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|Living after midnight (report)||4.24 MB|
New Zealand’s way of regulating nightlife often restricts the opportunities for night owls. This has made nights overly tedious without improving issues of public health and security.
The prohibitionist’s approach here stands in contradiction to success stories abroad. Numerous cities have chosen a pro-active way of enabling a thriving nightlife. Melbourne, for example, found a way to deal with the colliding interests of residents and bar owners. Its agent of change principle makes sure that new venues and housing property are fit for the respective neighbourhood; Amsterdam has become famous for appointing a night mayor. Contrary to common belief, empowering nightlife has not only brought about solutions for some cities, but also a positive way of facing problems of nuisance, crimes and alcohol abuse.
Some of New Zealand’s troubles with the night-time are inherently due to the regulatory framework: So far, cities have been given neither the right tools nor the right incentives to work out their visions and strategies for a more thriving nightlife. To the contrary, the sole purpose of local alcohol policies, the most debated policies in the nightlife context recently, has been to minimise harm without weighing the benefits of the night-time economy. Measures in the nature of prohibistic times, such as reducing opening hours, have failed over and over again.
Our three proposals in the report are a first step towards a more up-to-date approach to regulating nightlife:
First, appointing a night mayor ensures that all relevant interests are heard, whereas today, the benefits of nightlife are often left out of the conversation. It is about
bringing people together and talking. “Name all the elephants [in the room], even if it is a really small one stacked away under the table,” said Mirik Milan, former night mayor of Amsterdam. We should make this a habit.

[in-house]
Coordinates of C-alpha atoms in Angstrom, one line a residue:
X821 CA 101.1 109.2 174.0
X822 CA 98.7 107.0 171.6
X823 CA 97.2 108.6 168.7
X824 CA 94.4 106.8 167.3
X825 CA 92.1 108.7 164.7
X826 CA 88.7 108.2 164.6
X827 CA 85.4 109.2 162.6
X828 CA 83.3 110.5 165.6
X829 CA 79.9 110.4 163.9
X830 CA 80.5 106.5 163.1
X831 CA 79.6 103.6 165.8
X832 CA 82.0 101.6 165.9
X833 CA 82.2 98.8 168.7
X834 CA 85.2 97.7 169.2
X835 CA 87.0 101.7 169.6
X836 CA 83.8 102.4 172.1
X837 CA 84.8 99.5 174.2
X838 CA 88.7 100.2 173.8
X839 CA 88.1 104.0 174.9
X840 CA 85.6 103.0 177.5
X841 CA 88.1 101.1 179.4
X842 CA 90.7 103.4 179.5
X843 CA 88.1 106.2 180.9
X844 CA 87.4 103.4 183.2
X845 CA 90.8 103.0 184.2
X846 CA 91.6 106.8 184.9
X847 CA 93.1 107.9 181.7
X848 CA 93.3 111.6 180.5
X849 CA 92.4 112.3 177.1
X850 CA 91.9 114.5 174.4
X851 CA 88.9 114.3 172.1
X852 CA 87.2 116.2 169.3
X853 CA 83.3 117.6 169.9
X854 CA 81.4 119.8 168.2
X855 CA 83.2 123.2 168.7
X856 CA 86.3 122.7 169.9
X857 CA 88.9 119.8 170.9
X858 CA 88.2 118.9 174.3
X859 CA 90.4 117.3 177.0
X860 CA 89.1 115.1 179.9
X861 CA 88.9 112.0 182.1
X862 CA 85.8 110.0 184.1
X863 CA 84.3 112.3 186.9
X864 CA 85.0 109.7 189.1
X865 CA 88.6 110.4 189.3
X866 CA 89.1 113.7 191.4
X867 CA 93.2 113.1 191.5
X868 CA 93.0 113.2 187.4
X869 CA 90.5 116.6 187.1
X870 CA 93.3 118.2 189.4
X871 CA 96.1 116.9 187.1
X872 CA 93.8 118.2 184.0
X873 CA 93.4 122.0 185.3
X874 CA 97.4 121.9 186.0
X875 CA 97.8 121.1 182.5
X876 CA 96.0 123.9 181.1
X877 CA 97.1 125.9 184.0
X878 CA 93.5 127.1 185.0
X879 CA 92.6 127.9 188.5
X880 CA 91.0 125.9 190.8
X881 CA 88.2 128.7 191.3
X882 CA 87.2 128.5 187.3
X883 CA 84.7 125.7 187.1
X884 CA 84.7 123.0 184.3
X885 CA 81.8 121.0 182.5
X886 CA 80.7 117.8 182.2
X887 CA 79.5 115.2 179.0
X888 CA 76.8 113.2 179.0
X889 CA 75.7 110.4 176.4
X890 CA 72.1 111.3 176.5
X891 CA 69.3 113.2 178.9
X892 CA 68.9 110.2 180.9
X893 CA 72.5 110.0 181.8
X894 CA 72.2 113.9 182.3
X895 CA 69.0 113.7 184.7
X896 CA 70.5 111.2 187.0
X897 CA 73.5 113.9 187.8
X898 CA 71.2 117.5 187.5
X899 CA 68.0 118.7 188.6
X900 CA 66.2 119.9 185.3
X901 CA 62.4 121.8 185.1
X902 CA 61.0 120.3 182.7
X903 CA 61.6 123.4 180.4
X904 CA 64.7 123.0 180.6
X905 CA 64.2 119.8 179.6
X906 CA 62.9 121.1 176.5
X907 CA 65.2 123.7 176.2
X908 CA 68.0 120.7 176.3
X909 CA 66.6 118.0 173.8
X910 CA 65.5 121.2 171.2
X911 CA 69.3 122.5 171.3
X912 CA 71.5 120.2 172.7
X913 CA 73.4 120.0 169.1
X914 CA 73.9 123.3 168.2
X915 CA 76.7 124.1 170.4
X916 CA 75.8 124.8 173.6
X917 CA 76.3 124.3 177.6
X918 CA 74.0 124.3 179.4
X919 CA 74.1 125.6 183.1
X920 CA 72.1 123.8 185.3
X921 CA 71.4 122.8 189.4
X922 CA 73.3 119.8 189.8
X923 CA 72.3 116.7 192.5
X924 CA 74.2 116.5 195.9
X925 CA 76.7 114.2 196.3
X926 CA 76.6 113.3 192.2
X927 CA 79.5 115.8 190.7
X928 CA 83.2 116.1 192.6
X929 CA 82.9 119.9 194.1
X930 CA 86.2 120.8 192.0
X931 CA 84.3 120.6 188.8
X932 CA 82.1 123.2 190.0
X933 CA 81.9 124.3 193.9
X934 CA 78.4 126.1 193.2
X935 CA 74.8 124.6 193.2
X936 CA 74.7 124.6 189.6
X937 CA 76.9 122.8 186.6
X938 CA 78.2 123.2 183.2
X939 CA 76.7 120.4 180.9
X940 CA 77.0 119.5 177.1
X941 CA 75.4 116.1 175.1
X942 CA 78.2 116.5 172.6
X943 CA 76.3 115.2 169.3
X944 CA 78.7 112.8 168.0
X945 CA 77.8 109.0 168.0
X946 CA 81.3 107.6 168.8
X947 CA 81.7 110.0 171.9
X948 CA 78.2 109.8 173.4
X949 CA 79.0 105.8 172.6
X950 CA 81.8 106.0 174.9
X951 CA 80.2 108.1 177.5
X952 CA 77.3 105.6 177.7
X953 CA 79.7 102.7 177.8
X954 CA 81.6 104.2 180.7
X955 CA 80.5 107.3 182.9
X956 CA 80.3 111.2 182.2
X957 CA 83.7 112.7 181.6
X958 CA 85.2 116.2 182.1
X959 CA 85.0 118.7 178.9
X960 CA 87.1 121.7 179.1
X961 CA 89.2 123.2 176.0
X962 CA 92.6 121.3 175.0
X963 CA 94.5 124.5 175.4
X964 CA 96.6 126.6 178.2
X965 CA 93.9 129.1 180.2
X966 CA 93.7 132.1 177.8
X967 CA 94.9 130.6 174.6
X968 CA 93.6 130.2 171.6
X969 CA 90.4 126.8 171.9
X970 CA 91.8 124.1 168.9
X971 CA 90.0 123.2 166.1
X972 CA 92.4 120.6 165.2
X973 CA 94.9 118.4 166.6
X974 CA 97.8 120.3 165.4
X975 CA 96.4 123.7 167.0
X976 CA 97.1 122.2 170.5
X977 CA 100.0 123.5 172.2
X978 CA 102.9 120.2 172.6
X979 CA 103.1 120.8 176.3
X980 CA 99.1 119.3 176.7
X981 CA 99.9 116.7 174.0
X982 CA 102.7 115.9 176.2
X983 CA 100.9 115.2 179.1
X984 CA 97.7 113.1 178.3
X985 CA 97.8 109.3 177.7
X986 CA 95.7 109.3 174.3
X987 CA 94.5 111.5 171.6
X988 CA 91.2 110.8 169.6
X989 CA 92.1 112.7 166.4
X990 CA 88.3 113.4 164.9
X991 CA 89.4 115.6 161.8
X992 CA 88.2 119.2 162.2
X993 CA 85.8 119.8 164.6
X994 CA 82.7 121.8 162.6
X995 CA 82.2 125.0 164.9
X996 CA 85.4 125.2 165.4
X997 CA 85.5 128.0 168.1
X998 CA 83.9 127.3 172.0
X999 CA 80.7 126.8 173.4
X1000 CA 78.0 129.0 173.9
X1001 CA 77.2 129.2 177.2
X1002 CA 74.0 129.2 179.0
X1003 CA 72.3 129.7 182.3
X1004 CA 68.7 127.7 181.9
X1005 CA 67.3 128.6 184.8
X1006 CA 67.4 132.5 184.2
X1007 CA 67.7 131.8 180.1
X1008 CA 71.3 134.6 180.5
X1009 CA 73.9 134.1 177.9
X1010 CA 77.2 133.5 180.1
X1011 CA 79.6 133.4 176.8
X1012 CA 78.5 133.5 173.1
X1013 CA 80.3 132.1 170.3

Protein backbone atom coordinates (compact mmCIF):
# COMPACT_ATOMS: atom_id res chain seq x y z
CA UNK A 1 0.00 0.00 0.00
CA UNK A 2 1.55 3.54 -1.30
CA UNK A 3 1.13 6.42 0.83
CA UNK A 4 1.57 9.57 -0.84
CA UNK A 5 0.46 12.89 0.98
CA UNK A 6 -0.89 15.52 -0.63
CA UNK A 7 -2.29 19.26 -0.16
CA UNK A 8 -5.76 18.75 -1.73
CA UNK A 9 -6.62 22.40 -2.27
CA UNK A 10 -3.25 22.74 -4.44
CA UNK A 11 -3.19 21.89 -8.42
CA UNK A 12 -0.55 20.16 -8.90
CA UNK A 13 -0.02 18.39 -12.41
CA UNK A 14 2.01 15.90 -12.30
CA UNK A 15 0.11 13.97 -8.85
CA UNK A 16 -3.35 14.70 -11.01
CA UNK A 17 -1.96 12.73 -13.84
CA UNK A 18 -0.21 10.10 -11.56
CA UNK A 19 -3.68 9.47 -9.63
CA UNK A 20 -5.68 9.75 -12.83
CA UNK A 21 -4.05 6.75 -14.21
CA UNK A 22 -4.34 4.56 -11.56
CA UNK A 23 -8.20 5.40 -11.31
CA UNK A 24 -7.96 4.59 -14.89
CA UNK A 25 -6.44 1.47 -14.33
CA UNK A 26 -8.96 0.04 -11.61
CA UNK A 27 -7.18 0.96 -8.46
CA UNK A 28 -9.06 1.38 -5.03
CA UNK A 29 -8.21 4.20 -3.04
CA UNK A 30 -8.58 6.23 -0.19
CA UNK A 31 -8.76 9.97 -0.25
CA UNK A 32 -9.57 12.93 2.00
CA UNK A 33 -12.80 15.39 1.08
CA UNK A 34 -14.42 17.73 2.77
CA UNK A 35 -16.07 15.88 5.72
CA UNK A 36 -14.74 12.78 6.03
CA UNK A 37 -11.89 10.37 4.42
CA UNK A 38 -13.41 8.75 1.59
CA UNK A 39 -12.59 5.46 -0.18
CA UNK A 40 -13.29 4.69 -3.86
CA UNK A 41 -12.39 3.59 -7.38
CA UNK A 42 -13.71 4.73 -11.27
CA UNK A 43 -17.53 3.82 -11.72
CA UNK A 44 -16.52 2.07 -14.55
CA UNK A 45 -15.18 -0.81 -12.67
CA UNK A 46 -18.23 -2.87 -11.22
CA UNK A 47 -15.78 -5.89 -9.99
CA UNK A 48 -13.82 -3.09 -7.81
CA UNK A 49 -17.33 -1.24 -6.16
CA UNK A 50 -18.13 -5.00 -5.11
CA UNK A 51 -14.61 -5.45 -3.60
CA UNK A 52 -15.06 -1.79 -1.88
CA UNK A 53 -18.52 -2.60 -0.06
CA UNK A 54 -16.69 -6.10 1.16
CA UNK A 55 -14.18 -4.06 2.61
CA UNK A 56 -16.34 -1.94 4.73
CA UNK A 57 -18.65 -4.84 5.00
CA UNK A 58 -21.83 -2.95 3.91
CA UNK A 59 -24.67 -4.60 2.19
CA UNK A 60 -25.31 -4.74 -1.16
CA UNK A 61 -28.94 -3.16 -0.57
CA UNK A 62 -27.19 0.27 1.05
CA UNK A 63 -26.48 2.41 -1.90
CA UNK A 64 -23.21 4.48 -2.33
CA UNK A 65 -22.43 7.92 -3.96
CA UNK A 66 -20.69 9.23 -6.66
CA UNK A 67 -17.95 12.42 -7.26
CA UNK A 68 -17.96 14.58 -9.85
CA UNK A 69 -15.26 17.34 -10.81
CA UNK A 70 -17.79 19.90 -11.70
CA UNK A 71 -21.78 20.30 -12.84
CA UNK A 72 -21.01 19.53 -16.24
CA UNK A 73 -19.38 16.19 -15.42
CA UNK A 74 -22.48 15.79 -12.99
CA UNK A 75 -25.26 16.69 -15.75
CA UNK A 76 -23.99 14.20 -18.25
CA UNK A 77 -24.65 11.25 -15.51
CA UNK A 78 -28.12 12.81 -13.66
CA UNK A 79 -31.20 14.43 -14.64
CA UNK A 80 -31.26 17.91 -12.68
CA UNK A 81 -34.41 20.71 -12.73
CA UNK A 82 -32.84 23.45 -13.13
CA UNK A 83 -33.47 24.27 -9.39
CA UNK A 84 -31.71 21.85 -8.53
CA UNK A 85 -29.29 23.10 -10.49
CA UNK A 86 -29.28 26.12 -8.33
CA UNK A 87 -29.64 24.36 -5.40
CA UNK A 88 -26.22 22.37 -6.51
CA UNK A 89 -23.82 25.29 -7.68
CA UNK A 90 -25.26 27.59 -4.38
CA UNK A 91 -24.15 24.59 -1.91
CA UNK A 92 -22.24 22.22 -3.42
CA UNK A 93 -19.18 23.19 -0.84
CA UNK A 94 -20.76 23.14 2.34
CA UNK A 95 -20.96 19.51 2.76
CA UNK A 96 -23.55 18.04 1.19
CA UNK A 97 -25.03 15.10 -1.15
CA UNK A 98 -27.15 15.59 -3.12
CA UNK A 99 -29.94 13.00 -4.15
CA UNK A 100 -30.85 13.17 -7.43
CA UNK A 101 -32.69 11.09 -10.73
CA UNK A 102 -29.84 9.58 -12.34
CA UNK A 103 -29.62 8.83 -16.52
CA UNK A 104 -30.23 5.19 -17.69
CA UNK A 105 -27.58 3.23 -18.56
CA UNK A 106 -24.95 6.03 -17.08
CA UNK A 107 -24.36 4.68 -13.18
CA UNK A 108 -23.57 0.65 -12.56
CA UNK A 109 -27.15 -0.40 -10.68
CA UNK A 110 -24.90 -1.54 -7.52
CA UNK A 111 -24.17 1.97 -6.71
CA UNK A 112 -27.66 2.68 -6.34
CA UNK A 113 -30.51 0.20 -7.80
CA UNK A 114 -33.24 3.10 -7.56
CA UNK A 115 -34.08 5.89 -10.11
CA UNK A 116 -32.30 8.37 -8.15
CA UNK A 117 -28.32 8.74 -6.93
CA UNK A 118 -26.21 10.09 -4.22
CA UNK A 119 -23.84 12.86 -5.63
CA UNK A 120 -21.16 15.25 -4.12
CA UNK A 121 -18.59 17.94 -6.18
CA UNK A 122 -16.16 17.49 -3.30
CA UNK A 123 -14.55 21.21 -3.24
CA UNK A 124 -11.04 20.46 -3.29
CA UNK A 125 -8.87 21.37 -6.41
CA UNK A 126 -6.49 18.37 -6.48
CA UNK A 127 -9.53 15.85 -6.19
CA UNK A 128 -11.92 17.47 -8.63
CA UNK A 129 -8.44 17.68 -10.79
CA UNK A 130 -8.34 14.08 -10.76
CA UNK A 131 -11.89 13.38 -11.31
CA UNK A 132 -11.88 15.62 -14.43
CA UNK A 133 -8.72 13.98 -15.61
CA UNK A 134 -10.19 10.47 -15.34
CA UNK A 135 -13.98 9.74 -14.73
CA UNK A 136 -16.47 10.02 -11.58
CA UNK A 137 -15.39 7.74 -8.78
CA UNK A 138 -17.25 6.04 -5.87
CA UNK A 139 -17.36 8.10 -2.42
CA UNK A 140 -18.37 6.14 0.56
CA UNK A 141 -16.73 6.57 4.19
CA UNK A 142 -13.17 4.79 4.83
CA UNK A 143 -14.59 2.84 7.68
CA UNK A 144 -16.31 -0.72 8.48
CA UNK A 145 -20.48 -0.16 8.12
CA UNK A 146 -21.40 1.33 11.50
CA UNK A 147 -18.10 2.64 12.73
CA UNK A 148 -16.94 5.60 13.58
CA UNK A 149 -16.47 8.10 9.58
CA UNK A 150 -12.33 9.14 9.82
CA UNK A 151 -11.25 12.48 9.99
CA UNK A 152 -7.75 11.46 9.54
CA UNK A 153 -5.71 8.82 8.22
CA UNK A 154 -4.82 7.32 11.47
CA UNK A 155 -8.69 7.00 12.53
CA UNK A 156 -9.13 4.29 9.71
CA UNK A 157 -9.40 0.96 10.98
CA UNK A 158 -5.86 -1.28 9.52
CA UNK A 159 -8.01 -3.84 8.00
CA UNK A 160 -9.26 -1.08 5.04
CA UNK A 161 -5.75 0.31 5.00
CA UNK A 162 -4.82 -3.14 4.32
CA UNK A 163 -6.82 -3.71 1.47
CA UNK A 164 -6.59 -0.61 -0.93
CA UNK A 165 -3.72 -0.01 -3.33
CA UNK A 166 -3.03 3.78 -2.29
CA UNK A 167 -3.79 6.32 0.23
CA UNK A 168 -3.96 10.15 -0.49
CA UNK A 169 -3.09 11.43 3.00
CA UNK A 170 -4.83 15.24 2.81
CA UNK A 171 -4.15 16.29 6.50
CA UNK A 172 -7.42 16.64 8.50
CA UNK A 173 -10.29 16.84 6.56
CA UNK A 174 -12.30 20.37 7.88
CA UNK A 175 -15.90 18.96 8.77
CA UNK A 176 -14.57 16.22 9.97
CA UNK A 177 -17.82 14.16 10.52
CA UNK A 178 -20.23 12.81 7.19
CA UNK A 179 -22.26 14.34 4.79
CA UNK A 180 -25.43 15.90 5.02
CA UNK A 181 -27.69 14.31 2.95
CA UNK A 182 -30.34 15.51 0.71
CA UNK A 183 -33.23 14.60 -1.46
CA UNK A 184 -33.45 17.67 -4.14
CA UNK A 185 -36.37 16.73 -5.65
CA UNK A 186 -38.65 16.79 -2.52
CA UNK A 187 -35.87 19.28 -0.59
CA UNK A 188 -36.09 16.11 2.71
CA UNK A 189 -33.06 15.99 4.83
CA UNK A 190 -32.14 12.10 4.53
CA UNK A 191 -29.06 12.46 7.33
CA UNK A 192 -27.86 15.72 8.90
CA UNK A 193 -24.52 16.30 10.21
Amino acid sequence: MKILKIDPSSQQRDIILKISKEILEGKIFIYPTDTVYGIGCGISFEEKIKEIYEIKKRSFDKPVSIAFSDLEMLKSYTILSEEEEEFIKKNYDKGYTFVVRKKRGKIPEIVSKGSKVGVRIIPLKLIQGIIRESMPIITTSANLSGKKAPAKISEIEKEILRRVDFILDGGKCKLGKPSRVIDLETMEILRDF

Second, local policies to enable local visions for nightlife should be set up in a fruitful way. Incentives for the authorities would especially increase in a more decentralised framework. Cities that have a direct interest in their longterm economic wellbeing may think twice before implementing lockout laws to restrict the nightlife. Whatever strategy councils choose, they should be accountable to sound processes to ensure everyone is heard. At the same time, appeals processes have to be reassessed to make sure they stop being endless lawsuits.
Third, issues of public health should be tackled with specific programmes to help people in need of help instead of inconveniencing the rest of the population. The average alcohol consumption in New Zealand showed a substantially downward trend from the early 1980s and was flat over the past 20 years. In 2018, the average Kiwi over 15 consumed just shy of 9 litres of alcohol, which is not out of step with other OECD countries. Misuse of alcohol is not a nationwide problem but one of certain groups. More targeted initiatives can do good. The South Dakota Sobriety project, for example, helps those whose unhealthy relationship with alcohol resulted in criminal activity. Probation conditions that required no alcohol consumption resulted in sharp drops in re-arrest numbers – and in domestic violence. This kind of initiative could be trialled through New Zealand’s Drug and Alcohol Courts.